How to improve your credit before applying for a private student loan

Because your credit plays a key role in the approval process, it’s wise to make sure that your credit score is in the best shape possible before applying for a new private student loan. Better credit may improve your approval odds and help you secure better rates and terms when you borrow money.

Here are four steps you can take if you want to improve your credit.

  1. Check your three credit reports. As you review your credit reports, make a list of any information that seems inaccurate and any negative items you need to address. You can claim a free copy of each of your three credit reports weekly at AnnualCreditReport.com.
  2. Dispute credit errors. Millions of Americans have errors on their credit reports. Some credit reporting mistakes have the potential to damage your credit score. If you discover errors on your credit report, it’s wise to dispute them right away.
  3. Lower your credit card utilization. A high balance-to-limit ratio on your credit cards can be bad for your credit score, even if you make your payments on time. You can lower your credit utilization rate (and likely save money in interest) by paying down your credit card balances. A credit limit increase is another out-of-the-box way that could help you to lower your credit utilization if you can’t afford to pay off all of your balances at once.
  4. Establish positive credit. If your credit file is thin, adding some new positive accounts to it might benefit you over time. Keep in mind that you may want to start with accounts you’re likely to qualify for despite having bad credit or no credit. Secured credit cards or credit builder loans may be worth considering here.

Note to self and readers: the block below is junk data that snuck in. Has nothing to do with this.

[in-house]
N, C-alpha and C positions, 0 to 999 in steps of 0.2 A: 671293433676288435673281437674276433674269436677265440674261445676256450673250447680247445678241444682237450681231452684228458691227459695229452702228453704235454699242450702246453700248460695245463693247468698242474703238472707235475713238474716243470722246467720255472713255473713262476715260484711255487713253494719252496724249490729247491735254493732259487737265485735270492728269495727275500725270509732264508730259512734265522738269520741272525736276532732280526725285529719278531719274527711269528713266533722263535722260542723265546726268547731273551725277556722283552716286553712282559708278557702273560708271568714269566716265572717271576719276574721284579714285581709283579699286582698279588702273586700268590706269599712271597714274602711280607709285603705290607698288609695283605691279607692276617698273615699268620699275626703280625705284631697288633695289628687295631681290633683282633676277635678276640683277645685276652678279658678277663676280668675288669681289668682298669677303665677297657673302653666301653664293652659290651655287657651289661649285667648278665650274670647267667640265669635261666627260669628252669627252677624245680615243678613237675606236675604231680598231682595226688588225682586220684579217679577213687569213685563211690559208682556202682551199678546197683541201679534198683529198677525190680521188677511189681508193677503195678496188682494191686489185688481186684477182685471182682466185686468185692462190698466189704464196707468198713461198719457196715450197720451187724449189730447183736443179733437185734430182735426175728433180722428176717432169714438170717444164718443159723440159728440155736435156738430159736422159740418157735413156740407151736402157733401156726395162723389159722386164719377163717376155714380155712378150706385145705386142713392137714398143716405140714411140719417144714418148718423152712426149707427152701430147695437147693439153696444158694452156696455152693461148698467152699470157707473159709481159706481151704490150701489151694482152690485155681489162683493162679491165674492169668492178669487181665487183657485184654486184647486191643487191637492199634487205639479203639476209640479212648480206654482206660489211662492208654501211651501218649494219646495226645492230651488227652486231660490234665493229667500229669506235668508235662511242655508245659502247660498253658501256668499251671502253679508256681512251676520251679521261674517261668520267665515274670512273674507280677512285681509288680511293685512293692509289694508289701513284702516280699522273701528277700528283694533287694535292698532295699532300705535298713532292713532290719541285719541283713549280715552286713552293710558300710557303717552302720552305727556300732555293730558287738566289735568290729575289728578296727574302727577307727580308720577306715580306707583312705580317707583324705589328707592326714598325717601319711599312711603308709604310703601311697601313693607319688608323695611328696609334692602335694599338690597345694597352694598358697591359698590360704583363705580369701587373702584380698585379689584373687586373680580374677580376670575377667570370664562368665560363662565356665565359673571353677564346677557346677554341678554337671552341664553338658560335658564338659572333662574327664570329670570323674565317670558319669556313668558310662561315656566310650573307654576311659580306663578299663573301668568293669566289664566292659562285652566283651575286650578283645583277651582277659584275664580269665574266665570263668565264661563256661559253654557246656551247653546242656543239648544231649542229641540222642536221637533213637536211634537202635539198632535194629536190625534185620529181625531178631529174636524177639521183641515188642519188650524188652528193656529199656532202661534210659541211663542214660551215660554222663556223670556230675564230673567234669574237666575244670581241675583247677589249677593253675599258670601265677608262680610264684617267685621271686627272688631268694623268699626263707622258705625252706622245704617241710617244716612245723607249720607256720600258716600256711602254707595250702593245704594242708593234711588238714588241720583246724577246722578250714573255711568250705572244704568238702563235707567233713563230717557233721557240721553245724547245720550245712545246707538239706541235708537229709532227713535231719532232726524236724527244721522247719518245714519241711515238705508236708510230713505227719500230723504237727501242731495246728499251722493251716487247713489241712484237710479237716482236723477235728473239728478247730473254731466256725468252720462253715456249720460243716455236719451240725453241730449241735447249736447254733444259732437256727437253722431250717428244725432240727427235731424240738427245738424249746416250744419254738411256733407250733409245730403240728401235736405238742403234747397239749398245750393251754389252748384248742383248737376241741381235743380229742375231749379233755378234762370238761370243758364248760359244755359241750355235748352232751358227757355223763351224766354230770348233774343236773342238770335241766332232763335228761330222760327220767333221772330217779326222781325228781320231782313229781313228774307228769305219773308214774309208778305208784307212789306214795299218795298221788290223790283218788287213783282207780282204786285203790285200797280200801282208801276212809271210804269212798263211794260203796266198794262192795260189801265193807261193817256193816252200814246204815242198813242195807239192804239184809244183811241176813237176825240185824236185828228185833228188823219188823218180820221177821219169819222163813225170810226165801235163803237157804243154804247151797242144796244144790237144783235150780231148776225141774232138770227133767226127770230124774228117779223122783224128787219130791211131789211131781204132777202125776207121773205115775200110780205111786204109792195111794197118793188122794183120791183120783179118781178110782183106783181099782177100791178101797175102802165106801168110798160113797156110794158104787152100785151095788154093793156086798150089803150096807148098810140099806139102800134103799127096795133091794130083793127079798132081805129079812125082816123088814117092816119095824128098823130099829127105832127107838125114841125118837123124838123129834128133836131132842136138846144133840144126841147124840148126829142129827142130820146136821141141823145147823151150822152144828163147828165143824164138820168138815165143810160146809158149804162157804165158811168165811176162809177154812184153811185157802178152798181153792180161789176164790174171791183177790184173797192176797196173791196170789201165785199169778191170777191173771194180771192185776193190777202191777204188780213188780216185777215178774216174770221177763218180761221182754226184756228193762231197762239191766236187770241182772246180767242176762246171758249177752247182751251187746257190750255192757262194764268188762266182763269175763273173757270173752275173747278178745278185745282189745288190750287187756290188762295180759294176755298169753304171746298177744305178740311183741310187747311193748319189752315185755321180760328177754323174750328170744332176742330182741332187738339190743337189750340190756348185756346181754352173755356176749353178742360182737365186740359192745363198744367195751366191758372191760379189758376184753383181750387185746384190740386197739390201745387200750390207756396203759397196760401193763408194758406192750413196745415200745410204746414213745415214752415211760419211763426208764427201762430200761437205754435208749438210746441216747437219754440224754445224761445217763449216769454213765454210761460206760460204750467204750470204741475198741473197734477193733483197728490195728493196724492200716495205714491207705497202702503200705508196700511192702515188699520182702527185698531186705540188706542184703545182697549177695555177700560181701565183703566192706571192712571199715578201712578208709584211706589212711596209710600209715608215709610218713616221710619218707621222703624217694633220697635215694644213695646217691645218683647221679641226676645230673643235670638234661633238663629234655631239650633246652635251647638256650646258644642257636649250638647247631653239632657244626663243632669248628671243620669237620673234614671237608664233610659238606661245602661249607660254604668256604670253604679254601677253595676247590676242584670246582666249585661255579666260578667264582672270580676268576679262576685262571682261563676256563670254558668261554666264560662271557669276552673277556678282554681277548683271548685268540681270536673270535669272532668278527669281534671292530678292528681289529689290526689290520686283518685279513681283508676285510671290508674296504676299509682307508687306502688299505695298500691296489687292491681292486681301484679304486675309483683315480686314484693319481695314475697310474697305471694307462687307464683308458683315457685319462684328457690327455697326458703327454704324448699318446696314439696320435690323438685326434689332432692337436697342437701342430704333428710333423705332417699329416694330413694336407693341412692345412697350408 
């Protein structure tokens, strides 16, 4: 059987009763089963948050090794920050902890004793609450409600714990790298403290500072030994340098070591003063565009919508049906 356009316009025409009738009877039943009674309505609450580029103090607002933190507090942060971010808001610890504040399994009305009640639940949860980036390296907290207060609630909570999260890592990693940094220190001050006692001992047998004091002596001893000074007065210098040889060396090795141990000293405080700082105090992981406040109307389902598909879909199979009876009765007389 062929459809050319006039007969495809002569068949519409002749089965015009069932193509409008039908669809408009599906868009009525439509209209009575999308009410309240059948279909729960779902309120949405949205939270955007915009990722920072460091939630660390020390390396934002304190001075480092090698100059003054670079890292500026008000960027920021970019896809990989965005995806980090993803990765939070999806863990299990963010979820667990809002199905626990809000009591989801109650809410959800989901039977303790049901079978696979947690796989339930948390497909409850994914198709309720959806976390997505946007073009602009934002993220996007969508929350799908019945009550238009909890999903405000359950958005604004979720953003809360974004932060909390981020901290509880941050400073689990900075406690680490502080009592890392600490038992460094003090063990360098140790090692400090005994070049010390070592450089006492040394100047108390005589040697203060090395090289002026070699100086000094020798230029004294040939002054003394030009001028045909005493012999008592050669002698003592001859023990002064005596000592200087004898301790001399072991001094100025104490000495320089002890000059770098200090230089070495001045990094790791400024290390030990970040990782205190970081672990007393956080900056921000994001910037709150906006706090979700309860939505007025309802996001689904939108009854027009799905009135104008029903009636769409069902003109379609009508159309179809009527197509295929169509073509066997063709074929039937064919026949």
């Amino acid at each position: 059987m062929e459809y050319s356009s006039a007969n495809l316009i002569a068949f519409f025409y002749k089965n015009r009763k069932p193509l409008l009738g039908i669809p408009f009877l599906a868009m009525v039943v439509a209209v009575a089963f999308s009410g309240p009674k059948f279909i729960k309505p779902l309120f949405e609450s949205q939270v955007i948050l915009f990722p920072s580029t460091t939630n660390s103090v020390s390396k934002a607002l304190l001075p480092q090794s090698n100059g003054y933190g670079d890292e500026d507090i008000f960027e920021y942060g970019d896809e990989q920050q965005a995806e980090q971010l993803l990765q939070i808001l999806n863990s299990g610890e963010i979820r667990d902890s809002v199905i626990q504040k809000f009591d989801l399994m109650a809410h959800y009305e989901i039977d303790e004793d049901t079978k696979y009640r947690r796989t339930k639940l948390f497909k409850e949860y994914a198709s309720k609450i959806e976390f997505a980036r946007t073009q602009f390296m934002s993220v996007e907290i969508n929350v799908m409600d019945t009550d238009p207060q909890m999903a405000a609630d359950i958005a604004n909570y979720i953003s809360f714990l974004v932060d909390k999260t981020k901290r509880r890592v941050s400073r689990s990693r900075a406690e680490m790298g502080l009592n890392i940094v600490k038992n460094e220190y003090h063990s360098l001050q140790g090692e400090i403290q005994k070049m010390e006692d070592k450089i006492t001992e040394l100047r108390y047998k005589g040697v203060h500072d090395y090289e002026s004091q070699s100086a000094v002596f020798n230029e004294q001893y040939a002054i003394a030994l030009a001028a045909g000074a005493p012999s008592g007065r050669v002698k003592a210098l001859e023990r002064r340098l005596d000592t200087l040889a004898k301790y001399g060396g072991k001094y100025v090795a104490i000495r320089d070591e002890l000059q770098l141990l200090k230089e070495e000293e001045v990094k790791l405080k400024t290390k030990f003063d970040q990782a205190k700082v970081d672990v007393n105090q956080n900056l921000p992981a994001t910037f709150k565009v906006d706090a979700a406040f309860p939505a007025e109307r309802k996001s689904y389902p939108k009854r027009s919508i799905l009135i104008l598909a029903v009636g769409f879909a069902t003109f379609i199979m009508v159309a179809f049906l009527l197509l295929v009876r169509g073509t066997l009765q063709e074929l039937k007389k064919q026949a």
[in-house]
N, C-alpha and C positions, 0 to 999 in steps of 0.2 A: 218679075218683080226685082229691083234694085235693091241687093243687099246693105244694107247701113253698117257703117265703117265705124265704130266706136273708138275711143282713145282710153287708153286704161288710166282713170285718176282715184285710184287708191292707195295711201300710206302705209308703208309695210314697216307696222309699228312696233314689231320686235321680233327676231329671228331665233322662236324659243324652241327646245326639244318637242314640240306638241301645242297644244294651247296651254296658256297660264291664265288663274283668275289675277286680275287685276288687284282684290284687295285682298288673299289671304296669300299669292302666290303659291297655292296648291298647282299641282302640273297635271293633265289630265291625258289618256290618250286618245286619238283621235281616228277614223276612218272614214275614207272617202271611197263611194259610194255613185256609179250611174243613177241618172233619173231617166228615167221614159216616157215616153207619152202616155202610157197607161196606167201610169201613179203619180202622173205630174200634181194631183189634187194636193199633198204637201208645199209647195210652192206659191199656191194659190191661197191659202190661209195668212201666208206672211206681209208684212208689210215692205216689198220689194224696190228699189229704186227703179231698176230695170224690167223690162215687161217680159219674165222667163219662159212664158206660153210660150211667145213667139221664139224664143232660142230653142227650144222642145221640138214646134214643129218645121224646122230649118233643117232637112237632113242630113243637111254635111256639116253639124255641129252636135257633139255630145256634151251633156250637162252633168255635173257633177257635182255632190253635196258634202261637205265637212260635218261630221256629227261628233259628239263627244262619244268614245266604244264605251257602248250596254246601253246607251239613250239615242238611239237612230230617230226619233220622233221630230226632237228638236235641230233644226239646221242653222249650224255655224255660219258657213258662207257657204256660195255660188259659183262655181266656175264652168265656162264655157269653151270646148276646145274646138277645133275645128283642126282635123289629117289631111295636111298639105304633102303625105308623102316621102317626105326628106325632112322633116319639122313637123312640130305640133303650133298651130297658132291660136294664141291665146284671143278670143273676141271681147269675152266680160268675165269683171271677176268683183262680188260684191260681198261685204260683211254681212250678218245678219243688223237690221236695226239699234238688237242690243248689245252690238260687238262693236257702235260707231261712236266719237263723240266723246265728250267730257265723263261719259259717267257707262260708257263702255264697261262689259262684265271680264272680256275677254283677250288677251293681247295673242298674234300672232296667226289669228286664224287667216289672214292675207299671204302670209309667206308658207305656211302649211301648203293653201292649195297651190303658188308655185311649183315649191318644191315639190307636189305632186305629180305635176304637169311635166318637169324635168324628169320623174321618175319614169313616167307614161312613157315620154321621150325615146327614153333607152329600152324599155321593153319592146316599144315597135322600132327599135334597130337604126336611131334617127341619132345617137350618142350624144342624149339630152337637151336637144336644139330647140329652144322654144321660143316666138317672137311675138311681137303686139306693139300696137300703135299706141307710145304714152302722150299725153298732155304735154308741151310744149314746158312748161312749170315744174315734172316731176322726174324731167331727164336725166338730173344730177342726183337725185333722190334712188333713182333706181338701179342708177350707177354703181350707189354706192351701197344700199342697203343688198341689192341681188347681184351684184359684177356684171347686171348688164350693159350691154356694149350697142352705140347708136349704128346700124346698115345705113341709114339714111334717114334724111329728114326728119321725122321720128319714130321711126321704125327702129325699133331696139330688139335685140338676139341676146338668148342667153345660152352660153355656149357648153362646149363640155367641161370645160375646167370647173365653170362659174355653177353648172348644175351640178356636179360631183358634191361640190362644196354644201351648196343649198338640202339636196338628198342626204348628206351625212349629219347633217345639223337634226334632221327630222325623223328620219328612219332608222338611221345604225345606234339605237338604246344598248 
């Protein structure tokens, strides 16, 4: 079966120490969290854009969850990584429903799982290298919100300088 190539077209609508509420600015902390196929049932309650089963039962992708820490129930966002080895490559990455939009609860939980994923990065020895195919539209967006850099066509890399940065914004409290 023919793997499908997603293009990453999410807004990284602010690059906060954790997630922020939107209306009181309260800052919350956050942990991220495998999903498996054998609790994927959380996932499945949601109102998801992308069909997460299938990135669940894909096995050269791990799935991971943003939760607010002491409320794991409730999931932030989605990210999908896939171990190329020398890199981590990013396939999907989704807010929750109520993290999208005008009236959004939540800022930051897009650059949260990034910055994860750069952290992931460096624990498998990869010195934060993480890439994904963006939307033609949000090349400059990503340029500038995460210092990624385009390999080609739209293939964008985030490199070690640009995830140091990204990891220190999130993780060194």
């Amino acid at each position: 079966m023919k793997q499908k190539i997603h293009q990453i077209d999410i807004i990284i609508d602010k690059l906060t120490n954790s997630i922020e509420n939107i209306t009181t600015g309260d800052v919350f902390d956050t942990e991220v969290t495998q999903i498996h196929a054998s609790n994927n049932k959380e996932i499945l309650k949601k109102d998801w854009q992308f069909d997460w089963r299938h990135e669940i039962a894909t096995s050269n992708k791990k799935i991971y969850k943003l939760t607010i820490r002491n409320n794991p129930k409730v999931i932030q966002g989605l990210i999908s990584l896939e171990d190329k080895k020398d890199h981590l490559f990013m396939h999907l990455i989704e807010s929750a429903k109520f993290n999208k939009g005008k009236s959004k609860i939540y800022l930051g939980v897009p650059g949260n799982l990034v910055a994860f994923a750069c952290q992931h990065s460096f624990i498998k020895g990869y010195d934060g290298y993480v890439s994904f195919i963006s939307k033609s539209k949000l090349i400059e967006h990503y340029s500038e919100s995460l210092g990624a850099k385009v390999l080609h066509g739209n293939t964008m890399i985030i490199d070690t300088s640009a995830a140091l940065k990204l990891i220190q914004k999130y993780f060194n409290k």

Can you get a student loan with bad credit and no co-signer?

If you have bad credit and no co-signer, likely one of your only options is federal student loans. If you’ve lost federal loan eligibility or you’ve exhausted your allotment, your borrowing options are limited.

However, some private lenders specialize in working with college students who have no credit history or no co-signer. Potential options include:

As with other student loan options, it’s important to shop around and compare offers from multiple lenders before deciding on one.

What to do if you can’t qualify for a student loan

If you’re having difficulty finding student loans because of bad credit, all is not lost. Here are some alternatives to consider.

Income-share agreements

An income-share agreement (ISA) is a student loan alternative that doesn’t require a credit check. Instead of loaning you money based on your credit history, providers will give you funding in exchange for a fixed percentage of your future income — usually between 2 percent and 10 percent — for anywhere between two and 10 years once you start working.

Depending on the agreement and your career results, you may end up paying more or less than the amount you received. This means that you carry some risk, especially if you end up with a high-paying job.